In the early days of video recording, I plunked down $1,200 for a Sony Betamax – with a wired remote control, no less. A few years later, it was obsolete and the format dead.
A few years later, I lugged around a 23-pound Compaq Portable II before anyone had a computer you could carry. Now we all have portables and mobile is everything.
When it comes to technology, I’ve made some good calls and some not-so-good calls. Needless to say, I’ve had a much better track record since that Betamax fiasco.
Last week, Google (GOOG) put the beta version of its supercool Glass, on sale. But I wouldn’t buy it if I were you. Not today.
Don’t get me wrong. I think wearable tech is going to be an enormous category. And Smartphone-like features without having to look down and disengage is, without a doubt, our future. But it’s not our present. Here’s why:
There’s a new Glasshead in town. Google has reportedly hired retail veteran Ivy Ross to head Glass. Ross has had a distinguished career running marketing and product design for Gap, Old Navy, Mattel, Coach, and others. Mark my words: she will bring change to Glass. Big change. Wait for it.
The sequels will be way better than the original. The actual product is slated to ship later this year, and if the technology catches on, there will be new versions that will make the original obsolete in a heartbeat. The reason? It’s the first of its kind. And tech is not like movies and cars – the original is never good.
Third party developers will focus on the smartwatch. Granted, it would be cool to see stuff like a Terminator can, but you should at least wait to see what Google, Apple (AAPL) and others have coming in the watch category later this year. It’s a middle ground that will likely take off and, if it does, that’s where all the third-party app development will be.
It looks really dorky. So did pocket protectors, but they caught-on. OK, bad example. I guess if you’ve already got a Mike Tyson tattoo on your face or a mullet haircut, nobody will notice. Otherwise, everyone will notice, and not in a good way. They will instantly think “dork,” “geek,” “glasshole,” or “OMG, he could be looking at those half-naked pics of me on Facebook and I wouldn’t even know it.”
You will develop ADD. We already have the attention spans of hummingbirds. We can no longer focus on anything without feeling the tug to tweet, text, watch videos, whatever. Do you really need another gadget that will only make things worse? You will never want to take them off. It will be an even bigger effort to disconnect. You will become hopelessly addicted. You need Glass like Kim Kardashian needs backside.
It’s a prototype being marketed and sold as a product. Sure, it’s remarkably cool, but it’s still a beta program, and the only people that should be coughing up fifteen hundred bucks to be in a beta program are developers, reviewers, or serious geeks with no life or common sense. JK about that last one.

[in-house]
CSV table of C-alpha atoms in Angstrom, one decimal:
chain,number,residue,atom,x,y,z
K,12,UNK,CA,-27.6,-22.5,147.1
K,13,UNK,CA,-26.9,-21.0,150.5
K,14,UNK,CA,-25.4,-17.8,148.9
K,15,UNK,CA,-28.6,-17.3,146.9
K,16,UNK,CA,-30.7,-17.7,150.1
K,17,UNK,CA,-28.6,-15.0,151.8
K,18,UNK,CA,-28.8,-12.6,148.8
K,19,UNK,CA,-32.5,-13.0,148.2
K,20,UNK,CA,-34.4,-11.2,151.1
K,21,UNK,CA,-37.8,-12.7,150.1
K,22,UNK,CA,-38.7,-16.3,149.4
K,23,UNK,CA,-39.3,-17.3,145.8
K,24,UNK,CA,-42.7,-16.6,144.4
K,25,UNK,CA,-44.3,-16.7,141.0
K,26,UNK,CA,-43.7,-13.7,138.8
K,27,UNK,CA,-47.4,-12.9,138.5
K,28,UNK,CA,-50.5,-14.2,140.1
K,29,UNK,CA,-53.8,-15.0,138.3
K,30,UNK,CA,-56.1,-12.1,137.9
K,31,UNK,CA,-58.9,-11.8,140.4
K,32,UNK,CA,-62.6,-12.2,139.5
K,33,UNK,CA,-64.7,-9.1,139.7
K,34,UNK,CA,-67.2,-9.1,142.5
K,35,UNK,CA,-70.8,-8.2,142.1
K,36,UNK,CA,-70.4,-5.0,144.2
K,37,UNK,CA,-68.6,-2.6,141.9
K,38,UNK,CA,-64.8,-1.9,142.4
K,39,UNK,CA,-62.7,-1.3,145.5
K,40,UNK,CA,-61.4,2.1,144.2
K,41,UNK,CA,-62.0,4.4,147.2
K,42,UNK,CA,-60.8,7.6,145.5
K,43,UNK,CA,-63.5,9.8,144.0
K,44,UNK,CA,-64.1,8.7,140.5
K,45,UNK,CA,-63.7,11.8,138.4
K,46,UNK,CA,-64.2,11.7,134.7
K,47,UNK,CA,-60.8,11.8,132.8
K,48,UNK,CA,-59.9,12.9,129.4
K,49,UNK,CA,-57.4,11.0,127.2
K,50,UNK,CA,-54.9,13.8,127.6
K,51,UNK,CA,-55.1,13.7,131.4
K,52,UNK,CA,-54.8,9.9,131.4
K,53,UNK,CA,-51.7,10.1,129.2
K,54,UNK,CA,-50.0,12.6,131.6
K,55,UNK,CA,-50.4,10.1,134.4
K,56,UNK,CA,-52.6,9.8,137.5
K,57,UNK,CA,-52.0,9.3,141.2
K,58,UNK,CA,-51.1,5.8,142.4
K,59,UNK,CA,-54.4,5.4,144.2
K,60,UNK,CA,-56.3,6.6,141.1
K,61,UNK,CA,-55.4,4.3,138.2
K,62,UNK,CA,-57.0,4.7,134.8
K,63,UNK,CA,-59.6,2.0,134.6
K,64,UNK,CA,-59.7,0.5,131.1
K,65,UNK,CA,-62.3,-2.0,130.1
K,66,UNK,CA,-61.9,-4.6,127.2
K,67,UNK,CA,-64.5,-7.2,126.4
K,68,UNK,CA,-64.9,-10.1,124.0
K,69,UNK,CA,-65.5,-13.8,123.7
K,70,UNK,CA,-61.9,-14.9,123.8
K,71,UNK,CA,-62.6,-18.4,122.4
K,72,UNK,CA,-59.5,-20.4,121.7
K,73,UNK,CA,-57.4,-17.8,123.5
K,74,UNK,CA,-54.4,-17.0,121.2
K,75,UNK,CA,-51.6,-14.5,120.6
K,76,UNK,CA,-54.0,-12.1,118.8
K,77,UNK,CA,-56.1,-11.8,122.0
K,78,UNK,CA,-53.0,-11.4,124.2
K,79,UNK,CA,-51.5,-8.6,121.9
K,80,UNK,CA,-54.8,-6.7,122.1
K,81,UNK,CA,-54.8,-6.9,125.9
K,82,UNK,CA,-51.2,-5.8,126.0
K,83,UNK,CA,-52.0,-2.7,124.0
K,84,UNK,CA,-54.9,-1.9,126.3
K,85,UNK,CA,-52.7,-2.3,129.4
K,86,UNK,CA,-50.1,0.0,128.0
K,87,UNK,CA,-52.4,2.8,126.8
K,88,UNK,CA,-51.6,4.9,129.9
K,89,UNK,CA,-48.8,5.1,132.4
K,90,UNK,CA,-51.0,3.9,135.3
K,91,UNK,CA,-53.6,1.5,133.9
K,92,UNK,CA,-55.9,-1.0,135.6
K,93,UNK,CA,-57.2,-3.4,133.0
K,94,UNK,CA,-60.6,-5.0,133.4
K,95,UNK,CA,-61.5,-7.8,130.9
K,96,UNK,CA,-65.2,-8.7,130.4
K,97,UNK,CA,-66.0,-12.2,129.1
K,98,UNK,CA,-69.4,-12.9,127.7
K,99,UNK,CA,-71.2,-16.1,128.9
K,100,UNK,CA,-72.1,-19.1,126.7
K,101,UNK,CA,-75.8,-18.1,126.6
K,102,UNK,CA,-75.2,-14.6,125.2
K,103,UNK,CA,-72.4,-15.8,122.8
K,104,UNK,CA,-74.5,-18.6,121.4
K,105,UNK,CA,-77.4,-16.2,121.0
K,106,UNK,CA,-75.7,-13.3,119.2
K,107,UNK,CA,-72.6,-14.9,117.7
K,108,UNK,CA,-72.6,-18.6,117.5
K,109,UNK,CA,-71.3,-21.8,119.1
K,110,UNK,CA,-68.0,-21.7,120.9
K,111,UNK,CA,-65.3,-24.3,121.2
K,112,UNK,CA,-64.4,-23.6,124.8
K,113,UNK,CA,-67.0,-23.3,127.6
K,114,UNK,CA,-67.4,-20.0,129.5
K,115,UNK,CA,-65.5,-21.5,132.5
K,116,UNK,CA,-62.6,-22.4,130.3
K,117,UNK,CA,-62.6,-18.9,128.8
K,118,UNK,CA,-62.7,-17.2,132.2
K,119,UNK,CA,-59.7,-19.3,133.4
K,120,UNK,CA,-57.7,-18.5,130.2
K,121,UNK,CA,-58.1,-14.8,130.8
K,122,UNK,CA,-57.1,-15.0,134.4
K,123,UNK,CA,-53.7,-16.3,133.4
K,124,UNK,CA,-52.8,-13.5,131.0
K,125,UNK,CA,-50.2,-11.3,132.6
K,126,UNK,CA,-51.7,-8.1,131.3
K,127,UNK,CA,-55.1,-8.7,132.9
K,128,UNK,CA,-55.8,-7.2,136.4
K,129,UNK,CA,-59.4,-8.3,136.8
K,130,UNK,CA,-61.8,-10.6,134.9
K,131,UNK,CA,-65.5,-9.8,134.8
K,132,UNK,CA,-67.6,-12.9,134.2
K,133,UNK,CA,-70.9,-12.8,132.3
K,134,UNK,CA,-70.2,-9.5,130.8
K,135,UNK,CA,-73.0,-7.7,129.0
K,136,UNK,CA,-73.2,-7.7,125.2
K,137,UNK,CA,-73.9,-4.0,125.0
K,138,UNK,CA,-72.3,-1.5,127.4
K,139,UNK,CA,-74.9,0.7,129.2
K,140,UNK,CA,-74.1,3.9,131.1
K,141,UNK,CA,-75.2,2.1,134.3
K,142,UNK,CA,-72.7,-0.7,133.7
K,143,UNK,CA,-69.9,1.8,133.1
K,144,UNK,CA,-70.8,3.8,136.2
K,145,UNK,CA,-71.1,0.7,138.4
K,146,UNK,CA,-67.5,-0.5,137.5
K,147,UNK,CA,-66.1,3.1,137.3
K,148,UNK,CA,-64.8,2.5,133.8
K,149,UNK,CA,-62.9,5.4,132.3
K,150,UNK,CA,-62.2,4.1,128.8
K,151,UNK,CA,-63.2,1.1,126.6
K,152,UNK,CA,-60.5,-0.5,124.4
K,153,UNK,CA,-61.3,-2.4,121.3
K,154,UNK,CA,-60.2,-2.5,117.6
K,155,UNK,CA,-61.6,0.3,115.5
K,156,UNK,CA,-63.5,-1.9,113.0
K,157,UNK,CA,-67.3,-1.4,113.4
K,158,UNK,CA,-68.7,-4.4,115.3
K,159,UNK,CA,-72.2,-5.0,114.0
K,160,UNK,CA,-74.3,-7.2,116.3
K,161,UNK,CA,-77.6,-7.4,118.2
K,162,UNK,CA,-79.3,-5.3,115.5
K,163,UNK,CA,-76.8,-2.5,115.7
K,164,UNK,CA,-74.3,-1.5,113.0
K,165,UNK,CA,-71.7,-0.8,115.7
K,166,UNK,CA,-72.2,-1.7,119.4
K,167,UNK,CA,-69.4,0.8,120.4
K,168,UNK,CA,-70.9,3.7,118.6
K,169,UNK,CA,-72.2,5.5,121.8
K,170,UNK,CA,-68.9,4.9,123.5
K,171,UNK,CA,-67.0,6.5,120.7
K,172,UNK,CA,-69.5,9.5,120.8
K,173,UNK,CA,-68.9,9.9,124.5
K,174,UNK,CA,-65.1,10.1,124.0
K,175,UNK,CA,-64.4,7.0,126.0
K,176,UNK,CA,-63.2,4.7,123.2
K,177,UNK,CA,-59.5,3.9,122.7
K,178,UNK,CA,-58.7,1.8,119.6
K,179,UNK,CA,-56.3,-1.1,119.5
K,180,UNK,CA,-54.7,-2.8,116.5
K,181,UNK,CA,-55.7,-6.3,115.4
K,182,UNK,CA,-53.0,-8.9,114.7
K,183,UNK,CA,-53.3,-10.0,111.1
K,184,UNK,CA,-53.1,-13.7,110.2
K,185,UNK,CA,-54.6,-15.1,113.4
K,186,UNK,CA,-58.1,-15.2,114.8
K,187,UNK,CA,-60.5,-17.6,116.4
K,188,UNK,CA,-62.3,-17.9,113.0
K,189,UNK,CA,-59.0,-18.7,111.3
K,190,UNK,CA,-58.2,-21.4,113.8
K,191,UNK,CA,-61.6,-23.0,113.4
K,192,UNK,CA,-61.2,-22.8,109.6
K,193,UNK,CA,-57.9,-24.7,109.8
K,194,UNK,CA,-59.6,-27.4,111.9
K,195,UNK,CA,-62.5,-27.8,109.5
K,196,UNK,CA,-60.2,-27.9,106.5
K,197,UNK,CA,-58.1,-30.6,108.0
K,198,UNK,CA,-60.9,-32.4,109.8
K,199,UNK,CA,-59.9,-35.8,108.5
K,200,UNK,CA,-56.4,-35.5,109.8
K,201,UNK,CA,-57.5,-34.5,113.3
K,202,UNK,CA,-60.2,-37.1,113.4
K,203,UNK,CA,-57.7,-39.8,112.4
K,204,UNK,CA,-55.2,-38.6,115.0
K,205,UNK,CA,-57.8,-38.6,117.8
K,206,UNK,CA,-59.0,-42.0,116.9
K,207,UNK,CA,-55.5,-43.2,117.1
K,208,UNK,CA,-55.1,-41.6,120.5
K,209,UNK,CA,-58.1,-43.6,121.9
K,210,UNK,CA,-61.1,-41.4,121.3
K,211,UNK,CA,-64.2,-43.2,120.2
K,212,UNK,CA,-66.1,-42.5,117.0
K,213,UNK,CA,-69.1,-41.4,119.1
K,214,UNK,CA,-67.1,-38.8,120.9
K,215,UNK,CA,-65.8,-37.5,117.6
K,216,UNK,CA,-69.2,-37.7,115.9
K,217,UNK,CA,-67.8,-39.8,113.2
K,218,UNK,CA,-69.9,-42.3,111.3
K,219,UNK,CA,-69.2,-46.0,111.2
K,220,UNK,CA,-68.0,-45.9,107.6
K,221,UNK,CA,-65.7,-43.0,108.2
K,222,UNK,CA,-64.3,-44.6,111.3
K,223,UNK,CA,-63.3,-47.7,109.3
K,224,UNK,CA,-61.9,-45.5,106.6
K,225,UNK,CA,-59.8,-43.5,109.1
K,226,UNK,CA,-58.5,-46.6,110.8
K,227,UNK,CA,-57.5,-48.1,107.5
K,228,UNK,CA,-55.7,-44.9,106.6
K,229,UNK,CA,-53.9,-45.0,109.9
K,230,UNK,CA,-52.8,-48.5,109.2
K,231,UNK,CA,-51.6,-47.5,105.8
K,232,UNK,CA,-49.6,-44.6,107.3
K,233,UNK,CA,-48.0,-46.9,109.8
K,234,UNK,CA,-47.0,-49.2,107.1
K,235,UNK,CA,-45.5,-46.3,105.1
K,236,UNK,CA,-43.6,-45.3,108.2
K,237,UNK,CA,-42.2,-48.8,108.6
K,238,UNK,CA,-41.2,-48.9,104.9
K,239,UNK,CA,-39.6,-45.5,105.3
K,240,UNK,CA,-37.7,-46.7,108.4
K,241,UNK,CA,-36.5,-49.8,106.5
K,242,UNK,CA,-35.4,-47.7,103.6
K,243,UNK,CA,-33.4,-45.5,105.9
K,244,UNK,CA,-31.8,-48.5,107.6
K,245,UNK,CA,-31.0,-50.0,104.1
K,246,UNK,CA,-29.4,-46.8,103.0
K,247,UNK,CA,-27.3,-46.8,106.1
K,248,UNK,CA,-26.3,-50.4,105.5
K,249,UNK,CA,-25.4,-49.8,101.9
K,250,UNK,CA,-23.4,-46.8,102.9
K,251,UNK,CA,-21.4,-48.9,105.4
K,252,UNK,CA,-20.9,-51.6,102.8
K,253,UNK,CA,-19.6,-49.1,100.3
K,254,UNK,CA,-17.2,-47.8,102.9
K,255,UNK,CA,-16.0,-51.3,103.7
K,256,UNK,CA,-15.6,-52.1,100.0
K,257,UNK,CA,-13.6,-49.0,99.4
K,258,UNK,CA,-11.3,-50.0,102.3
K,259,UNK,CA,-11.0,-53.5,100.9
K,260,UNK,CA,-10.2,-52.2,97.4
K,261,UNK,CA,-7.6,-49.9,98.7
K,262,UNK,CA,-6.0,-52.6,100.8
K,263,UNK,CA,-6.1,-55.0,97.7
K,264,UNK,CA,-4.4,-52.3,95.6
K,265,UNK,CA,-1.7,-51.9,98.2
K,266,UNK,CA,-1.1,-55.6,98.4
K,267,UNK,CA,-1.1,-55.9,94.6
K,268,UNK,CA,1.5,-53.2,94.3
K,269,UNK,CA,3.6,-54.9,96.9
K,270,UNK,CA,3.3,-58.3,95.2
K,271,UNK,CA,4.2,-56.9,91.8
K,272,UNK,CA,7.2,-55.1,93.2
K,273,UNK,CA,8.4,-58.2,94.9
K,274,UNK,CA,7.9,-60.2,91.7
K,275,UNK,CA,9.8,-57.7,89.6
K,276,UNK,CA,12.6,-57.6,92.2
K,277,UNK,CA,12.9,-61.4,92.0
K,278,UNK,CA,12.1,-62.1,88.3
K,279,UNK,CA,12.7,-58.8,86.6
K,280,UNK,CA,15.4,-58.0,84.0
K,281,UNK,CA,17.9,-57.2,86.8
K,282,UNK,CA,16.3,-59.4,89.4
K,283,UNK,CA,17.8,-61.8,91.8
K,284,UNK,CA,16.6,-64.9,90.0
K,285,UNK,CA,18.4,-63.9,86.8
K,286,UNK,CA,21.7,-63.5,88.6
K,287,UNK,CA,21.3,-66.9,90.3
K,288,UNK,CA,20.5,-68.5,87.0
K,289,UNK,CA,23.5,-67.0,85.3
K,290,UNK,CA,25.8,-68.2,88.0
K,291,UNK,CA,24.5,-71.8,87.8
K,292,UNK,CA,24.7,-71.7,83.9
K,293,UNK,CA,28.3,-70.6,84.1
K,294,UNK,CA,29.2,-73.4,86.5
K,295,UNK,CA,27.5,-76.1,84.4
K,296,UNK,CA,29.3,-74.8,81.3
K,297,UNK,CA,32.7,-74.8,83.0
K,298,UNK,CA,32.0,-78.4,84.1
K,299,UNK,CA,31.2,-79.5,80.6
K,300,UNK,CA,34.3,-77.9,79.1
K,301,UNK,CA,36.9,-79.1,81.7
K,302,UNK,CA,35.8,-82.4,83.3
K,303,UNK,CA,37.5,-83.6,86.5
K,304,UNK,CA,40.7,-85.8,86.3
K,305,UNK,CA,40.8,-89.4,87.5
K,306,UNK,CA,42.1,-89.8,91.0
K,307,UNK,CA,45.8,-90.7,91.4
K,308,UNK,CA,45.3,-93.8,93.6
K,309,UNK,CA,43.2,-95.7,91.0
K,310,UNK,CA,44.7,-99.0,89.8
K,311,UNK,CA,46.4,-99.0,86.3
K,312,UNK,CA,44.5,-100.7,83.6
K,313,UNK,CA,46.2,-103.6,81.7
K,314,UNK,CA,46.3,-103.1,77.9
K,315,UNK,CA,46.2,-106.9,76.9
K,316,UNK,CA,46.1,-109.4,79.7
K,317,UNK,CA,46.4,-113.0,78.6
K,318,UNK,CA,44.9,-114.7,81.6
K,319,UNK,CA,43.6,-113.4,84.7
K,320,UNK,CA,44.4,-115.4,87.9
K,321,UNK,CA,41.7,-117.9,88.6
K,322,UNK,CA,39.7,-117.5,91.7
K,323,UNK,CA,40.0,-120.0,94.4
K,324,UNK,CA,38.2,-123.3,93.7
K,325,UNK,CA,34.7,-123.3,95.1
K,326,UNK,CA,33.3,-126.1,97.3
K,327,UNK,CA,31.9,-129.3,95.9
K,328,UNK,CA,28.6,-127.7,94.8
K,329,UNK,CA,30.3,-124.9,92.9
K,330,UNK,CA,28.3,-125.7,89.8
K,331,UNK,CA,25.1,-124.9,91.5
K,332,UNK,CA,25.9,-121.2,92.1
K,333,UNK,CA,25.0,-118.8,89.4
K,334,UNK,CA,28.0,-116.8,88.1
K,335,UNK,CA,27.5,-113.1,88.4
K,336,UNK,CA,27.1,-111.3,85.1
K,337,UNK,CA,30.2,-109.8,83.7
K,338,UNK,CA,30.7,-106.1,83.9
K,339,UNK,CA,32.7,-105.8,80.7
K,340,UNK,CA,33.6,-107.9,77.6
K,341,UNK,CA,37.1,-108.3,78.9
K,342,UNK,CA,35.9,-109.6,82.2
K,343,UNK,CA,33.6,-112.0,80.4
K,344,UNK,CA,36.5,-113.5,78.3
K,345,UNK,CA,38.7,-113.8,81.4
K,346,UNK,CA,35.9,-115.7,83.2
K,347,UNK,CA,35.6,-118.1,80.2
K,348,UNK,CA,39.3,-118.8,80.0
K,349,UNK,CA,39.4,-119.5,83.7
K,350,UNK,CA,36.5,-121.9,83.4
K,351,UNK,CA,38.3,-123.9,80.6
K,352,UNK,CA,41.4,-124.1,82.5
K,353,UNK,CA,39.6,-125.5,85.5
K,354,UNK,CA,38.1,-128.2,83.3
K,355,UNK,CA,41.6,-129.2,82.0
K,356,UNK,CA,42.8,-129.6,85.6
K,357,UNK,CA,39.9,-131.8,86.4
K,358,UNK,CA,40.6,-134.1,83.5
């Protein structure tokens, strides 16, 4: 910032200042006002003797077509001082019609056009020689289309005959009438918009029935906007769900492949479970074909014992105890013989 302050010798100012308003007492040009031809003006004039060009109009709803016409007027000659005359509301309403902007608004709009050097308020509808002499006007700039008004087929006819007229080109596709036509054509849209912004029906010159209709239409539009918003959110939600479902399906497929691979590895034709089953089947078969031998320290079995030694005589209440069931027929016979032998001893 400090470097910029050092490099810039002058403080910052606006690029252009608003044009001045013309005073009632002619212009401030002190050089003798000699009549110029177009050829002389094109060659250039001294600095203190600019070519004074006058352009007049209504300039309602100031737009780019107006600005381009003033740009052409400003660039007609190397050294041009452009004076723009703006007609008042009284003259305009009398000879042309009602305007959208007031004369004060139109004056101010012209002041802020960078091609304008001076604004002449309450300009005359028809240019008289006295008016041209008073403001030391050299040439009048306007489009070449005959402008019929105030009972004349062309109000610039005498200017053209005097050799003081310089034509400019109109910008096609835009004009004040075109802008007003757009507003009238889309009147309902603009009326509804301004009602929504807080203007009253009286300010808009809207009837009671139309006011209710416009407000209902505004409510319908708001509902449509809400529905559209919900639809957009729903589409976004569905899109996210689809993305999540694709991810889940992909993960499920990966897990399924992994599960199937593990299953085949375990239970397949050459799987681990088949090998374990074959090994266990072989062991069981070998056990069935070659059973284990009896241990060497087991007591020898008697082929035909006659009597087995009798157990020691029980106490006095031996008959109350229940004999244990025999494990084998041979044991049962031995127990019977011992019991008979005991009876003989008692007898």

It’s a rip-off. The Beta version reportedly costs $150 or so to make. That’s a ridiculously hefty profit margin. Sure, there are always suckers – I mean early adapters – willing to pay the price to be first, but that doesn’t mean you should be one of them. Besides, component cost, size, and weight will come down while battery life will improve.
I already have expensive prescription glasses. I don’t know about you, but I’ve got a pair of ridiculously expensive progressive lenses and a set of polarized, progressive, prescription sunglasses – both in designer frames. Ditching them is, at this point, not an option. If you don’t have to wear glasses, I think you’ll be surprised at what a pain they can be.
Privacy concerns. Hey, don’t shoot the messenger. I was totally with Sun Microsystems CEO Scott McNealy when he said, “You have zero privacy anyway. Get over it.” That was 15 years ago. He was right then and he’s right now. But that won’t stop the inevitable privacy backlash that’s sure to come if Glass takes off. It might end up being banned in more places than not. You might want to wait this one out and see what happens.
Hold out for contact lenses. Why bother with those clunky, dorky-looking glasses when you can just wait for the contact lenses that Google is already working on, so I hear. Better still, skip a generation and hold out for attachable or even implantable tech. Then you can truly be bionic. It’s only a matter of time.
Looking at the bright side, you’ll be able to navigate without taking your eyes off the road, listen to music without headsets, and watch adult movies in the shower, as Robert Scoble could very well be doing here (creepy alert). Maybe not a killer app, but definitely different.
Steve Tobak is a management consultant, executive coach, columnist, and former senior executive. He runs Silicon Valley-based Invisor Consulting where he advises executives and business leaders on anything and everything. Contact Tobak.